Lord Dyson, the Master of the Rolls, and two other appeal judges opened up the possibility that the royal correspondence could soon be revealed to the public.
They unanimously ruled that the Government's principal legal adviser had "no good reason" for using his ministerial veto.
The case is believed to mark the first time anyone has challenged the Attorney General's powers to block access to information.
A spokesman for Dominic Grieve said he would now take his case to the Supreme Court "in order to protect the important principles which are at stake in this case".
Prince Charles is known for his strong opinions on a range of topics from the environment and farming to complementary medicine and architecture.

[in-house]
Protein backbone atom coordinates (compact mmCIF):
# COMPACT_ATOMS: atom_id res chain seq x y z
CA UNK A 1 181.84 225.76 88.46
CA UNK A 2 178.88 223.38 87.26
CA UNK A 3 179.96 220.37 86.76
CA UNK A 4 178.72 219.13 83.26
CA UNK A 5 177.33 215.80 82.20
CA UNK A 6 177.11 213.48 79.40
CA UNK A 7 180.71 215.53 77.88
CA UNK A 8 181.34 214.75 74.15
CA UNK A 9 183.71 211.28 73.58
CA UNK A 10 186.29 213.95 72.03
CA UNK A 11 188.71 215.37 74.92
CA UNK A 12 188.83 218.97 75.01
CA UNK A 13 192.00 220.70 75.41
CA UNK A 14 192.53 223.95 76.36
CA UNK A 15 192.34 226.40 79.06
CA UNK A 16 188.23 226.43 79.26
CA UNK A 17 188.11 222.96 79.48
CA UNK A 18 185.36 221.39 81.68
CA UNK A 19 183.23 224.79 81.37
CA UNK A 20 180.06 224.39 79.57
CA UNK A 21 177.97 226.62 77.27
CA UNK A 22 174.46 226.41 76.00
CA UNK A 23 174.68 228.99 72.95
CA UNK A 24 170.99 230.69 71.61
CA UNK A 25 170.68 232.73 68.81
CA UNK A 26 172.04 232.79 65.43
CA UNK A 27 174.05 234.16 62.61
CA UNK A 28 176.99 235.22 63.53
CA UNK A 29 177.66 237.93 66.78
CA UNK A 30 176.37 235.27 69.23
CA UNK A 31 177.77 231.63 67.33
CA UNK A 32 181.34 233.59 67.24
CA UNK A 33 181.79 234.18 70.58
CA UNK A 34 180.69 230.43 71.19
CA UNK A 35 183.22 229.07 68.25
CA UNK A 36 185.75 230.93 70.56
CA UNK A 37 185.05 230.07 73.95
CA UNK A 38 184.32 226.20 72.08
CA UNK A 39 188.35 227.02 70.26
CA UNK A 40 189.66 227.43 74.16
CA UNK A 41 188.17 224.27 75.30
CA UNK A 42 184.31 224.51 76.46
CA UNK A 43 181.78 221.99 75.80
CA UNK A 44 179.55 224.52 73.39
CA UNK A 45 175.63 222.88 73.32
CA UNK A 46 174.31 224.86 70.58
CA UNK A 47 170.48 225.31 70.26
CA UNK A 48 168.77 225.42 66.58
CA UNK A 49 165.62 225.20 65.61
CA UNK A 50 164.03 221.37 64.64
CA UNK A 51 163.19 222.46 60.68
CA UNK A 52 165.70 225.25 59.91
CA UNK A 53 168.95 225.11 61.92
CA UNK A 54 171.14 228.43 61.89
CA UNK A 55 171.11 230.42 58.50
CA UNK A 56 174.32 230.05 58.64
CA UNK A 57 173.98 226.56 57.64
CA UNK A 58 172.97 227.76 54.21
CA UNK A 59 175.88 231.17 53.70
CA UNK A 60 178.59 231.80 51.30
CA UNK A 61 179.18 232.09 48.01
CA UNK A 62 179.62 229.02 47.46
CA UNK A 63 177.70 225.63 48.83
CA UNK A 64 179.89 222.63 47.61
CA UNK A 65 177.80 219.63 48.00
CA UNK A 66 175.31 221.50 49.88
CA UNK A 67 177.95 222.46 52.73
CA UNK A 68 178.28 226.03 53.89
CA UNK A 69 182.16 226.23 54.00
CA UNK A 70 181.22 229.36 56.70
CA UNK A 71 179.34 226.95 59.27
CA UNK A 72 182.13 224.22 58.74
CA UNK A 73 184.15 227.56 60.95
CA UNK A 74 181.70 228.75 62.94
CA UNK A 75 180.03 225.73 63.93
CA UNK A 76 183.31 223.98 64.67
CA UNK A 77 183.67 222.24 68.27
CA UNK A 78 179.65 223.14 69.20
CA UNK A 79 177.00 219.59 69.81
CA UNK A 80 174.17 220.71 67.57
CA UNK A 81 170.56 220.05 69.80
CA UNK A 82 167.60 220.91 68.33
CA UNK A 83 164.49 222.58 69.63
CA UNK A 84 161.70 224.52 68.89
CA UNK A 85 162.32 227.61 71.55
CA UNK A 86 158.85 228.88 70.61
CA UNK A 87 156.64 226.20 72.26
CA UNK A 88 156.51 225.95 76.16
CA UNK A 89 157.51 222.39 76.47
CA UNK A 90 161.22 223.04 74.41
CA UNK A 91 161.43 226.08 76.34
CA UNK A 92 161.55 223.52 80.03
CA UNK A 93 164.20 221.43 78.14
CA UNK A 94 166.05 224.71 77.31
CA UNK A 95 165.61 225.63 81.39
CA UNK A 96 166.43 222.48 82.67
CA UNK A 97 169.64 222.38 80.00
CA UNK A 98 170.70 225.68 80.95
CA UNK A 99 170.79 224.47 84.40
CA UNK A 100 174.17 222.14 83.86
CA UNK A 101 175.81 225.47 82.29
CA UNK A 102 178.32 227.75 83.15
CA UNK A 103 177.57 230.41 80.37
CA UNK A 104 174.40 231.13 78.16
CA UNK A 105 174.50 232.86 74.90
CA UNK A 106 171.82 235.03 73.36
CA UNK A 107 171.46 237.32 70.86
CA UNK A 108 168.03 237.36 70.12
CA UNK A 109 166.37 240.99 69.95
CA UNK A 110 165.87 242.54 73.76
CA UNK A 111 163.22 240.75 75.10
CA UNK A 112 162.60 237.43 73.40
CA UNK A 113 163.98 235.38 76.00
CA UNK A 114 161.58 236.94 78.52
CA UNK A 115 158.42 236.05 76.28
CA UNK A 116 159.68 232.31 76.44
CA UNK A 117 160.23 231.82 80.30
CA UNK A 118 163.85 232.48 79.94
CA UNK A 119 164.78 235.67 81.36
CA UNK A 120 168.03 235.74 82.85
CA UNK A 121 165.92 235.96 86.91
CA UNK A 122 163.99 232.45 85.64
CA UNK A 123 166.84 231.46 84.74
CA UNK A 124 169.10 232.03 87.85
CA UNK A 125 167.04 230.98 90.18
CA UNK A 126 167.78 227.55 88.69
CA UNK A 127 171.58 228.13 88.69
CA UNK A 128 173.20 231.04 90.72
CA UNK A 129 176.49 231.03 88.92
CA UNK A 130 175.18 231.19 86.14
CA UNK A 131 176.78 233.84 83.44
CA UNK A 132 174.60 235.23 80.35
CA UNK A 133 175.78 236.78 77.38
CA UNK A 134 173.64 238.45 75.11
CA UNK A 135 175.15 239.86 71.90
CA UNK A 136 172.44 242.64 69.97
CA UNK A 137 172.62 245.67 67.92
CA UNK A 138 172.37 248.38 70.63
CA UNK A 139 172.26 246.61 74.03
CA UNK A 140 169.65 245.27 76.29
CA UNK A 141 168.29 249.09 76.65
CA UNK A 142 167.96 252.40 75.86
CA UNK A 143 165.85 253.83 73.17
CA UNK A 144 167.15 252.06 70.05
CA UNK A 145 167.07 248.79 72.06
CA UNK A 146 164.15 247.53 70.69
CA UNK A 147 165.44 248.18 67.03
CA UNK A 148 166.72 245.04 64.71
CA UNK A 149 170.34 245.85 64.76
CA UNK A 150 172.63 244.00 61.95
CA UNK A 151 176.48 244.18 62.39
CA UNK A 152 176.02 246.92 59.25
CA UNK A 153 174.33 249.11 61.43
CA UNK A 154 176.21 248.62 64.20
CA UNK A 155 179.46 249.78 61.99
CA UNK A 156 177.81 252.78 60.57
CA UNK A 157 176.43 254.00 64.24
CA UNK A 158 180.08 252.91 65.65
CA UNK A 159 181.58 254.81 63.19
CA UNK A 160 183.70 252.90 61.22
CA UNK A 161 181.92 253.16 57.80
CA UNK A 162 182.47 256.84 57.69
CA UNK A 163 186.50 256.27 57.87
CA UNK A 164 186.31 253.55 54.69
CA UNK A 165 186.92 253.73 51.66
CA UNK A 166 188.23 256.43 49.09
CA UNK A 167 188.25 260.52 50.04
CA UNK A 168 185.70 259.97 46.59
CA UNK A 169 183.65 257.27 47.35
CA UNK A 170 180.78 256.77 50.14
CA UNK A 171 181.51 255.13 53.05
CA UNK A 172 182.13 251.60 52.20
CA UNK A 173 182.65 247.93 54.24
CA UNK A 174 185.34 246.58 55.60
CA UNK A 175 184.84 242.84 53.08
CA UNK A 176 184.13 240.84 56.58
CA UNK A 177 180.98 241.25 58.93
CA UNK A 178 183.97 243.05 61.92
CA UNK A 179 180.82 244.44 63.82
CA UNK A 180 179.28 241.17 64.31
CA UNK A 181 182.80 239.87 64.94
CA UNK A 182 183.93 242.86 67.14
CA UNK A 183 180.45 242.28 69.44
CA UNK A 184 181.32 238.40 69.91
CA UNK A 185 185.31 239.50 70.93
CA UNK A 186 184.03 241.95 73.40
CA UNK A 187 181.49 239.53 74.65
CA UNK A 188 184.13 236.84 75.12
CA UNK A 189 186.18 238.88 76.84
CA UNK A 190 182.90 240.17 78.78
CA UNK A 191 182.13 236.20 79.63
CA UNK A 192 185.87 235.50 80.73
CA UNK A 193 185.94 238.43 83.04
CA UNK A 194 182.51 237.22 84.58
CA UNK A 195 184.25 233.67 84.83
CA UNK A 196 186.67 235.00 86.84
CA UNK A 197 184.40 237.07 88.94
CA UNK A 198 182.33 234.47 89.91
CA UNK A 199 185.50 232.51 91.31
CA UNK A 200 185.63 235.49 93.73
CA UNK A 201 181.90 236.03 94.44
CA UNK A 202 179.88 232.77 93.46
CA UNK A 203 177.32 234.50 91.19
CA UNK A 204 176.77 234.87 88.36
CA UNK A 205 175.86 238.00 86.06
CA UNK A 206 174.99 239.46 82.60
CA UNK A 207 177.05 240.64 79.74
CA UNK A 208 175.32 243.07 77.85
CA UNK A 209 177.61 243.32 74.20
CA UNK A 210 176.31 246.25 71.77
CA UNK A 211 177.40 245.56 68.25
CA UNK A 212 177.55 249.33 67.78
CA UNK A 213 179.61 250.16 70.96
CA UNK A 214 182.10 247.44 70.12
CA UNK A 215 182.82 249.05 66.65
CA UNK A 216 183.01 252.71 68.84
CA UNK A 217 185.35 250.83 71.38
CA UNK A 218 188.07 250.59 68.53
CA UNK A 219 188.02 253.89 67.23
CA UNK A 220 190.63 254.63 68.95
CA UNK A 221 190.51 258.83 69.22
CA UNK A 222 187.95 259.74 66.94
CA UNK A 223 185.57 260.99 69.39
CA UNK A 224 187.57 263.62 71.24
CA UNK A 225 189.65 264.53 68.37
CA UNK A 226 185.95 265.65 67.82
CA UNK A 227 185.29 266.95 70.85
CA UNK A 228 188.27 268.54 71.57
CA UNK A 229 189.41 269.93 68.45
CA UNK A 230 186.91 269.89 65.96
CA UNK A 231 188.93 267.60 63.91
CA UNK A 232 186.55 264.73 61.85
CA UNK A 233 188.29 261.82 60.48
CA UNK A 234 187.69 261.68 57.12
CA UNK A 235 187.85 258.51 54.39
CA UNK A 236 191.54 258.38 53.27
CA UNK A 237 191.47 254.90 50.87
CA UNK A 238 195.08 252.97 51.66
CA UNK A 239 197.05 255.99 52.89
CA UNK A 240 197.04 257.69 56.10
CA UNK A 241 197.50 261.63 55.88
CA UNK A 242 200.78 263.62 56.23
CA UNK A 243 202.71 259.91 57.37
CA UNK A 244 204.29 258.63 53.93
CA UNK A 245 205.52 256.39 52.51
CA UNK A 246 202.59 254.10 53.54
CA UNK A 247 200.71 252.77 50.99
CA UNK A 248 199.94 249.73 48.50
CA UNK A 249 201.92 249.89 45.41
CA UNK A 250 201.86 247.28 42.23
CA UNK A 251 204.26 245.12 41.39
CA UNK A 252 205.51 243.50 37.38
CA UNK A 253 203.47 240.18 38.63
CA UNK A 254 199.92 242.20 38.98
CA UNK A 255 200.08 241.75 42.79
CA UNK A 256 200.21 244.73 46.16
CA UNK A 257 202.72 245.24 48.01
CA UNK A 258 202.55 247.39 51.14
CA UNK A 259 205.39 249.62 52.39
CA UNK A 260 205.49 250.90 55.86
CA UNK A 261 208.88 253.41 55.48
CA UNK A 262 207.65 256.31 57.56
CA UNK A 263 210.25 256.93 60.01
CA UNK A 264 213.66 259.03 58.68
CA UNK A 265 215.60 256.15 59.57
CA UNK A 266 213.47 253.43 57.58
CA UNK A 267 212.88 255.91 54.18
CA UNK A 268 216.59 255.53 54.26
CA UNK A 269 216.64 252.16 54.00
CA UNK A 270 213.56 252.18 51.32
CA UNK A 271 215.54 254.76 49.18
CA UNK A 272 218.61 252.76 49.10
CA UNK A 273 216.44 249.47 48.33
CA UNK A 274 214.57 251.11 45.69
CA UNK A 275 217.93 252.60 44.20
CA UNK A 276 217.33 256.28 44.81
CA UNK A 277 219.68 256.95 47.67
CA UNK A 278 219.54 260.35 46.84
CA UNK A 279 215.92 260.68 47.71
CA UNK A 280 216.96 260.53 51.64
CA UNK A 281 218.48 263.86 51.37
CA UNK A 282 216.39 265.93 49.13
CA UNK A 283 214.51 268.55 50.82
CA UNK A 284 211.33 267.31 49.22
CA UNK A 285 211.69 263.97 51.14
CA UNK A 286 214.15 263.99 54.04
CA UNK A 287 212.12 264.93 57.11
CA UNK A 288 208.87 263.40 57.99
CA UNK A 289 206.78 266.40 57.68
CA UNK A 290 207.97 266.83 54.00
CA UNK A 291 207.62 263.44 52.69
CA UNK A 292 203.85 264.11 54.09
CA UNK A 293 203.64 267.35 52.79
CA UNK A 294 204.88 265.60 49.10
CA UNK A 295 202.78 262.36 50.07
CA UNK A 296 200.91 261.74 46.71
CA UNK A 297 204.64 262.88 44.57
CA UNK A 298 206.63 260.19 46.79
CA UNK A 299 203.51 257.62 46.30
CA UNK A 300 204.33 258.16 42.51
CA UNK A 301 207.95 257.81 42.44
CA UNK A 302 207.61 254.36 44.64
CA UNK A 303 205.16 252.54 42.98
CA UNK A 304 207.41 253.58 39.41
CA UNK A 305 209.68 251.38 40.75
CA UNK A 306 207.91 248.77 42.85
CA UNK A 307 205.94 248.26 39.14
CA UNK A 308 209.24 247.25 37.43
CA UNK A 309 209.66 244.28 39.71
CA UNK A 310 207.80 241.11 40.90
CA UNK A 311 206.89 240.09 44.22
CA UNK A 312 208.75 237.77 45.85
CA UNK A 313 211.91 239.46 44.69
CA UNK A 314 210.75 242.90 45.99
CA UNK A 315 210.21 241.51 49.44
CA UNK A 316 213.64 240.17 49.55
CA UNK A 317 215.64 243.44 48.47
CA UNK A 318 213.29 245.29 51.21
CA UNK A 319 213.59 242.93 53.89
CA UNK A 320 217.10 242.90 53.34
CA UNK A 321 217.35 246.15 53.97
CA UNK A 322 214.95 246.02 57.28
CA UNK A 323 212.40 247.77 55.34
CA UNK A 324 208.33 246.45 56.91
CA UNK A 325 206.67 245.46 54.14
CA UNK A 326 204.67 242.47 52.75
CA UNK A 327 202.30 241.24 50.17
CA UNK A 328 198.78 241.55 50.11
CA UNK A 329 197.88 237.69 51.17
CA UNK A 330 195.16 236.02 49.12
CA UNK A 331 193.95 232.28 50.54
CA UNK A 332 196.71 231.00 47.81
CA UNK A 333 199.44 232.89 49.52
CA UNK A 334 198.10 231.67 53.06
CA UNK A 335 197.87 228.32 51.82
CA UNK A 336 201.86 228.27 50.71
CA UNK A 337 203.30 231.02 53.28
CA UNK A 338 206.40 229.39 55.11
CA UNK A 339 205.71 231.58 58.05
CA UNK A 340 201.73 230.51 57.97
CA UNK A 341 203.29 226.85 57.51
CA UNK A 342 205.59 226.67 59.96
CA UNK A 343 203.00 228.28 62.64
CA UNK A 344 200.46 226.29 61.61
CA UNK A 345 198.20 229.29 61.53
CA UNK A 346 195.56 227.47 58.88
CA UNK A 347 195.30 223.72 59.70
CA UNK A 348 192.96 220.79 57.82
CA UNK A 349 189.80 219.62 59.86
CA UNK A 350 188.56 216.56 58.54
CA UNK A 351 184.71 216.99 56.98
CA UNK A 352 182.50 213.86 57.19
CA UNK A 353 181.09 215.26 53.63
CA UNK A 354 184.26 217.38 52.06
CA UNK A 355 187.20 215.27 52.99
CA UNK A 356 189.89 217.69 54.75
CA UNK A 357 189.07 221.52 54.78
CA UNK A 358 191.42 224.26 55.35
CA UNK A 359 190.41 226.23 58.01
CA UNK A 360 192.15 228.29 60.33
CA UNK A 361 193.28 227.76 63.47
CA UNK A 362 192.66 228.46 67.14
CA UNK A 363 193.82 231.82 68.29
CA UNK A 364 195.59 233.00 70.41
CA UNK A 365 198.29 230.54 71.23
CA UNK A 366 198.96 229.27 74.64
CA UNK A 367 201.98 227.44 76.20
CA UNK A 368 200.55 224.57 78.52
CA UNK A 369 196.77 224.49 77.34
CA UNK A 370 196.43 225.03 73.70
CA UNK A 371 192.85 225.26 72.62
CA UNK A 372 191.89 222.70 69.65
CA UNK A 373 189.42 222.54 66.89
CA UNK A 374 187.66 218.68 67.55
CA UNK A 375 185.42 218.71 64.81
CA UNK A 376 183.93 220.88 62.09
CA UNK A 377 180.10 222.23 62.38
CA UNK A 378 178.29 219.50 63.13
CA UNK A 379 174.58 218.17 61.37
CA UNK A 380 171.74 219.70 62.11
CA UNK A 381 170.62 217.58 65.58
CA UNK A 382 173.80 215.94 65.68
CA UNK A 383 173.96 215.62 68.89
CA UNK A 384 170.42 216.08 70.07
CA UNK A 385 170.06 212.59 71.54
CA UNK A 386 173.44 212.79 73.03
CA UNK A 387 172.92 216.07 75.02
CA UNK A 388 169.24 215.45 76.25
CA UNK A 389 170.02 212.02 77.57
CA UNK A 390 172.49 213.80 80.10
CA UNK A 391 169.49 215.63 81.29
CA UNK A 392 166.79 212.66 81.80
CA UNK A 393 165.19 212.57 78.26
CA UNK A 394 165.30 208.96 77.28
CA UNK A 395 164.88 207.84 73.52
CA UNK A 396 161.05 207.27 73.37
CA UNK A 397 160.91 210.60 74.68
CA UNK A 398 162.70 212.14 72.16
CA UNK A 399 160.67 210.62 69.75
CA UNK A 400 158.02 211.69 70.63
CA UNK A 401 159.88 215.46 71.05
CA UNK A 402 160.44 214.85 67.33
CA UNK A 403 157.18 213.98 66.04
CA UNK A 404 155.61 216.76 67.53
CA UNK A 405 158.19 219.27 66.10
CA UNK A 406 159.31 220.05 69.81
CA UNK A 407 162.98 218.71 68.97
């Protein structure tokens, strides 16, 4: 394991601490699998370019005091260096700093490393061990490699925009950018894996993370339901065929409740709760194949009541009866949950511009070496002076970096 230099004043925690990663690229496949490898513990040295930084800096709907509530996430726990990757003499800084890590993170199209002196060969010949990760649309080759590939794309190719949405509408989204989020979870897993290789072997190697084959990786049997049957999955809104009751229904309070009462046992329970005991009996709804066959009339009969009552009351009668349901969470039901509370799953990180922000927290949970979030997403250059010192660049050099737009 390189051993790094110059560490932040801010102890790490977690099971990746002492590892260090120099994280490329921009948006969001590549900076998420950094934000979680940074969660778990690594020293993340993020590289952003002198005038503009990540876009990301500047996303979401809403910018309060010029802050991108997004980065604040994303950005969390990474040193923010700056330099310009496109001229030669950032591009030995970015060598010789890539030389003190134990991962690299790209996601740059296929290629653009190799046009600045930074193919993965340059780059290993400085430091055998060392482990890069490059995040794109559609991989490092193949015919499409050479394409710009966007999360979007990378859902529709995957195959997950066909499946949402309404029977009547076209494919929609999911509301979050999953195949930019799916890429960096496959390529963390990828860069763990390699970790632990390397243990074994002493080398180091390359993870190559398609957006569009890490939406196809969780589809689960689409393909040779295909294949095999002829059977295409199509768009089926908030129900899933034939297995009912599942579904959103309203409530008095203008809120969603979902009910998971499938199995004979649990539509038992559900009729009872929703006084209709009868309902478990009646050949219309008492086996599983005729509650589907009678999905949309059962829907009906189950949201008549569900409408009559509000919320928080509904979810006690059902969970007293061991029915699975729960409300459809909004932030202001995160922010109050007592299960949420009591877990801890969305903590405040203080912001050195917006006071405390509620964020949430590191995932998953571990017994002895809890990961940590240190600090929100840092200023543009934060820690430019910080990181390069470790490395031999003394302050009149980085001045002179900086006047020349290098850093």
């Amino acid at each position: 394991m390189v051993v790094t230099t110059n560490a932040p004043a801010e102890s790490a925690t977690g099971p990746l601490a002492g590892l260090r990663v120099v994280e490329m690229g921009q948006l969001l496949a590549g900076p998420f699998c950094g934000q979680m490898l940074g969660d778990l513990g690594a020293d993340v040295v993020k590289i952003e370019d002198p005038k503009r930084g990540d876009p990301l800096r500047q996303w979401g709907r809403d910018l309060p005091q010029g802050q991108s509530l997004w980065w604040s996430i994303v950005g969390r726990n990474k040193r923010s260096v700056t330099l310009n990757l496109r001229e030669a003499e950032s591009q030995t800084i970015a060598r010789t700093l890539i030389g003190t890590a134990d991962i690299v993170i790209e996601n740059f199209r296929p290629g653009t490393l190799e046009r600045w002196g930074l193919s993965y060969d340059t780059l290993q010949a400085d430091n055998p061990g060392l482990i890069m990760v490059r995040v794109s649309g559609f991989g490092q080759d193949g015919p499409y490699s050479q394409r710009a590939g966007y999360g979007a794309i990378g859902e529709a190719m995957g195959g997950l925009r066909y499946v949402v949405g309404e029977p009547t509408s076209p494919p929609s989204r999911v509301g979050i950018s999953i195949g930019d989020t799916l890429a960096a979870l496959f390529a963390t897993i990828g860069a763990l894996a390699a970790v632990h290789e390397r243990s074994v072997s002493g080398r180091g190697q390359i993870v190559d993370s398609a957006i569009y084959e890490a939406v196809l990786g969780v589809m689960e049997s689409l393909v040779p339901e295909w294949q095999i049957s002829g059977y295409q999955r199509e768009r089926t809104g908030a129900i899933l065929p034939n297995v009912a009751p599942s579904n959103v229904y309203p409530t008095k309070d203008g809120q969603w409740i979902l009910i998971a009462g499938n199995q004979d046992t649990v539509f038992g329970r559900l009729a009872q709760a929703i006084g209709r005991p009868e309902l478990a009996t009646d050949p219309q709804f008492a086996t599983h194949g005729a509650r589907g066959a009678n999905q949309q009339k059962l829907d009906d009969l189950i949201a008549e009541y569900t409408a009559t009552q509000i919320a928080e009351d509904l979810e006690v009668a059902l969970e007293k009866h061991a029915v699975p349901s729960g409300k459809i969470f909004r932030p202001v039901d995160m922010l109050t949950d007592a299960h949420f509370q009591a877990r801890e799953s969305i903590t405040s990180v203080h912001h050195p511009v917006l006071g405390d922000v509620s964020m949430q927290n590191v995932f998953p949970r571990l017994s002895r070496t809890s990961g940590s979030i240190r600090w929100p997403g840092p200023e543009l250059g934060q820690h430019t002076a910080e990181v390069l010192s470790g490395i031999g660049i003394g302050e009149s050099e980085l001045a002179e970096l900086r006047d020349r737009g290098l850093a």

He has faced accusations in the past of "meddling" in day-to-day politics and criticism over his "black spider memos" - the name given to the hand-written letters he pens to government ministers expressing his views.
The Attorney General had earlier said the public could interpret the letters sent to ministers in the last Labour government as showing Charles to be "disagreeing with government policy".
Mr Grieve said any perception that Charles had disagreed with Tony Blair's government "would be seriously damaging to his role as future monarch".
Clarence House, Prince Charles's office, declined to comment.